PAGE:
Like most golf fans, Errie Ball can't wait for next week's Masters.
Unlike most golf fans, however, Ball has a connection with Augusta National that most can only dream about. How many people can say they played in the first Masters, contested almost 80 years ago?
Ball, the 102-year-old Stuart resident, remains the lone surviving member among the 72 players who teed it up in the inaugural Augusta National Invitational in 1934. It's been that way since former British Amateur champion Charles Yates died in 2005 at age 92, leaving Ball as the last link to some amazing links history.
''That gave me an awful lot of prestige," Ball said this week of playing in the first Masters. "Being a longtime club professional, I was thrilled and excited for that opportunity."
Ball received the invitation from Augusta National co-founder and amateur legend Bobby Jones, who Ball met after he became the youngest player (15) to compete in the Open Championship (1926). Ball played respectably, shooting rounds of 74, 75 and 74 and was tied for 23rd going into the final round and in position to get a return invite. But he got a bad case of the yips in the final round on Augusta National's lightning-fast greens (even back then) and shot an 86 to finish tied for 38th.
''I blew it," Ball said.
It took Ball 23 more years to return to the Masters, which only served as more history: That was the longest stretch between appearances in golf's first and, many believe, most precious major. His second trip to Augusta National wasn't as memorable, though -- he shot rounds of 75-78 and missed the cut by three shots.
But what a memorable life it's been for Ball, a native of Wales who spent 22 years teaching at Willoughby Golf Club in Stuart. He's old enough to have seen 1896 British Open champion Harry Vardon (of Vardon grip and Vardon Trophy fame) play in person.
Ball was talented enough to have played alongside Ben Hogan, Byron Nelson and Sam Snead. And his locker was next to Arnold Palmer at the 1960 U.S. Open at Cherry Hills when Palmer told him of his intentions to drive the par-4 first green (Ball had missed the cut). Palmer did drive the green to ignite a final-round 65 that enabled him to rally from a seven-shot deficit and win his only national championship.
''I've been lucky," Ball said.
Ball knows he's nearing the end of his back nine. He relies on a hearing aide, needs a wheelchair to get around and stopped teaching at Willoughby a few years ago because of his declining health.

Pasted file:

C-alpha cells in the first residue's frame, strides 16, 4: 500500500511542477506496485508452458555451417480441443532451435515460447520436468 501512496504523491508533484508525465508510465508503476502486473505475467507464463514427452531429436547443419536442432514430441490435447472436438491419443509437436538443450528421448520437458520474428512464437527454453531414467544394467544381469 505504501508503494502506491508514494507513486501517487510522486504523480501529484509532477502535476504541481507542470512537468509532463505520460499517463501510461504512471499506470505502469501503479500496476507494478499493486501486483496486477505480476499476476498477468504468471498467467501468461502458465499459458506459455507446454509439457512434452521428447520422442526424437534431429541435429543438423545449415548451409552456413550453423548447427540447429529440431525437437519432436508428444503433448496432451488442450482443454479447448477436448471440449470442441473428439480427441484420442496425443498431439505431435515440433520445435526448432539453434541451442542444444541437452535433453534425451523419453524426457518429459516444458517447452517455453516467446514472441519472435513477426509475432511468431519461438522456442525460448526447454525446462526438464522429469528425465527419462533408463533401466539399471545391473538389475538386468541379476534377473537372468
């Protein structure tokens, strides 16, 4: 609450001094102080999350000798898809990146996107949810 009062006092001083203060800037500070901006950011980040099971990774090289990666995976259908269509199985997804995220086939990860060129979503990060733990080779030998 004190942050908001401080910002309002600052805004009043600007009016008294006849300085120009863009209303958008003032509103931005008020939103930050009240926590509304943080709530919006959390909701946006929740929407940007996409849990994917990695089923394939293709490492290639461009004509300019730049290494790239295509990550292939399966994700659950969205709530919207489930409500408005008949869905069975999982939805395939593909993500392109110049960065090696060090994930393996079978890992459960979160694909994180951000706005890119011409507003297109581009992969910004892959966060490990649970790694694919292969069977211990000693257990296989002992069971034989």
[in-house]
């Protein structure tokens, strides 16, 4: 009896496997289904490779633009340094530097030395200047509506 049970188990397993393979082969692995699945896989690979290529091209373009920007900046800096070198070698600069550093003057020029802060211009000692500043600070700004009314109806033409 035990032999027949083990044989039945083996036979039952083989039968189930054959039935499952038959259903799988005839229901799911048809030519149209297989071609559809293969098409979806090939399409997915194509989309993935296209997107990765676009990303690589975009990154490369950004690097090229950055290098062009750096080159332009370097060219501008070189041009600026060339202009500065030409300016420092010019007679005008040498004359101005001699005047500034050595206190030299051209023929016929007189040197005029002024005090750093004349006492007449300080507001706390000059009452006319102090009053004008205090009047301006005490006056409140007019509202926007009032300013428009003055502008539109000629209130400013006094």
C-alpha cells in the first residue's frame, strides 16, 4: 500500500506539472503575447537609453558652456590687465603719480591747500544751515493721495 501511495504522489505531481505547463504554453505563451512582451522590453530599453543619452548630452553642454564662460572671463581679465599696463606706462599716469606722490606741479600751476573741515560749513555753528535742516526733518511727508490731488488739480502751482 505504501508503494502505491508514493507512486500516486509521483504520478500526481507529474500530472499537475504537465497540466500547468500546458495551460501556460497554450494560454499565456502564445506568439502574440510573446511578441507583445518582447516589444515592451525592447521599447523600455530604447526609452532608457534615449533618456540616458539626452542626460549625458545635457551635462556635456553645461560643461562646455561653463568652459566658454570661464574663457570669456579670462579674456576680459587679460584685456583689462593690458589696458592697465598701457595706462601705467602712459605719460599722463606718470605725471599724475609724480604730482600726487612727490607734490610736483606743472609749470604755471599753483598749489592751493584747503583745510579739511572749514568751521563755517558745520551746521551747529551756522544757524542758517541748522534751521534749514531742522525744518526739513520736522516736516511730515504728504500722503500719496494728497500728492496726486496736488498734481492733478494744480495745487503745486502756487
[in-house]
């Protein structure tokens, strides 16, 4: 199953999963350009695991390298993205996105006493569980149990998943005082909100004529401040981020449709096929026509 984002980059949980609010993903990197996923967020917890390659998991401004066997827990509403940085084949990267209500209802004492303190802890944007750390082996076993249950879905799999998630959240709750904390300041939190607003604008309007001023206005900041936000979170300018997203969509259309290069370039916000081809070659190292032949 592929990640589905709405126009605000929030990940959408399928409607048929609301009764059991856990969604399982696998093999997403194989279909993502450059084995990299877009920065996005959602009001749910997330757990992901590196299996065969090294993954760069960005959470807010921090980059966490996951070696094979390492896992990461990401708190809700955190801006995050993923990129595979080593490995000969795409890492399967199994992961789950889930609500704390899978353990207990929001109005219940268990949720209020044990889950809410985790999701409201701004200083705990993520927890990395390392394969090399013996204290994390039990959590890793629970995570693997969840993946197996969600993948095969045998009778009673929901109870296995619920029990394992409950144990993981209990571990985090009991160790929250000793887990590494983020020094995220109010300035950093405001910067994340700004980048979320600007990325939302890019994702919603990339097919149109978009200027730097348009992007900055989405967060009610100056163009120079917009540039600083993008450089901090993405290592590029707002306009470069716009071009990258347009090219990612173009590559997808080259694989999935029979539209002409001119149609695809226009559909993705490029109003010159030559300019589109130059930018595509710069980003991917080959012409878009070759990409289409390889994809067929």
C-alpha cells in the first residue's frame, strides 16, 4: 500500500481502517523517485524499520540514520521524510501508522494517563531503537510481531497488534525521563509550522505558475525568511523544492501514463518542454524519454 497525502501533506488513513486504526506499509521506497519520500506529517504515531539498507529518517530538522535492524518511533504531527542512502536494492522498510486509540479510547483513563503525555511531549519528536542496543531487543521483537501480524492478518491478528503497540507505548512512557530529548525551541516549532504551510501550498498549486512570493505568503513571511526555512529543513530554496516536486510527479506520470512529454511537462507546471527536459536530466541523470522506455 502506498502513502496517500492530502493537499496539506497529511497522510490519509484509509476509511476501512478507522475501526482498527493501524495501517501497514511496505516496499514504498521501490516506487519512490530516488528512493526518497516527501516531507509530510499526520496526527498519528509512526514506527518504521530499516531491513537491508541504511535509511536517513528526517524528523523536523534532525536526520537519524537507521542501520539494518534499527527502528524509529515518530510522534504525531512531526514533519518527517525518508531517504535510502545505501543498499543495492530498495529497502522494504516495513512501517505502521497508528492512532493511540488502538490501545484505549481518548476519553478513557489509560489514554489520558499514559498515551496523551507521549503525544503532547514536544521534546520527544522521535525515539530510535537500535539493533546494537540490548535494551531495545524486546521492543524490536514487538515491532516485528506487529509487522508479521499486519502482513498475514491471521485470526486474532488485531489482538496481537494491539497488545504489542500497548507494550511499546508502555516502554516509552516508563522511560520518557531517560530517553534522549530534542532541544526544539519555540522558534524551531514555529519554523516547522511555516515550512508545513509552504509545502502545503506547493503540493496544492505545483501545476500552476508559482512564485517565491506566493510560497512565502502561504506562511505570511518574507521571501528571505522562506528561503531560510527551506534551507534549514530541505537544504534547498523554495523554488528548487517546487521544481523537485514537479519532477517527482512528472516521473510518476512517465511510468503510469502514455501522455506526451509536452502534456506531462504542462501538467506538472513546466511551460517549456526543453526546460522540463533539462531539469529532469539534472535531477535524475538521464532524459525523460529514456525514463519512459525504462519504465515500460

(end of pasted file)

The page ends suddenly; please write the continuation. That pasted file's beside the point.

''I haven't been feeling too great lately," Ball said.
But there's something about seeing the dogwoods and azaleas next week that will brighten his spirits. He and wife Maxie (they've been married more than 70 years after meeting on an ocean liner from England to the U.S.) will pour a scotch and watch the 79th Masters.
''I kind of pull for Ernie Els, because I like his swing. He has one of the best swings today," Ball said. "If not him, then Tiger. He's got a good chance to win it. He knows that course pretty well and he's won it before." Four times, to be exact, but not since 2005, which must seem like a lifetime for Woods.
What always surprised me is Masters officials never reached out to Ball to host him at one of their championships. Maybe it's because he openly talked about there being whiskey tucked in coolers on the tee boxes during that inaugural event.
For a place that so cherishes its history -- "A tradition unlike any other," CBS' Jim Nantz has probably said a billion times -- it seems odd that Billy Payne and his predecessors never reached out to Ball, especially after Yates' passing.
But nobody can touch those unique memories Ball has of playing in one of golf's most historic moments.
''I wish I could play in it again," Ball said.
ERRIE BALL HIGHLIGHTS
Who: Samuel Henry "Errie" Ball
Born: Nov. 14, 1910. Age: 102
Birthplace: Bangor, Wales
Residence: Stuart, Fla.
In addition to being the last surviving player to compete in the first Masters in 1934 (he also played at Augusta National in 1957), Ball qualified for 20 U.S. Opens, 18 PGA Championships and dominated the Illinois PGA section during a distinguished playing career
He was inducted into the PGA Golf Professional Hall of Fame in 2011
In 1948, he became head professional at Oak Park Country Club in Illinois for the next 24 years.
In 1972, he became the first PGA head professional and later PGA director of golf at famed Butler National Golf Club in Oak Brook
Ball won three Illinois PGA Championships, the Illinois Open, the Illinois PGA Senior Open and Match Play Championship.
Did you Know? Ball moved to Stuart and started working at Willoughby Golf Club in 1990. He still is listed as the teaching pro emeritus at Willoughby, though he has cut back on his instructing because of his health.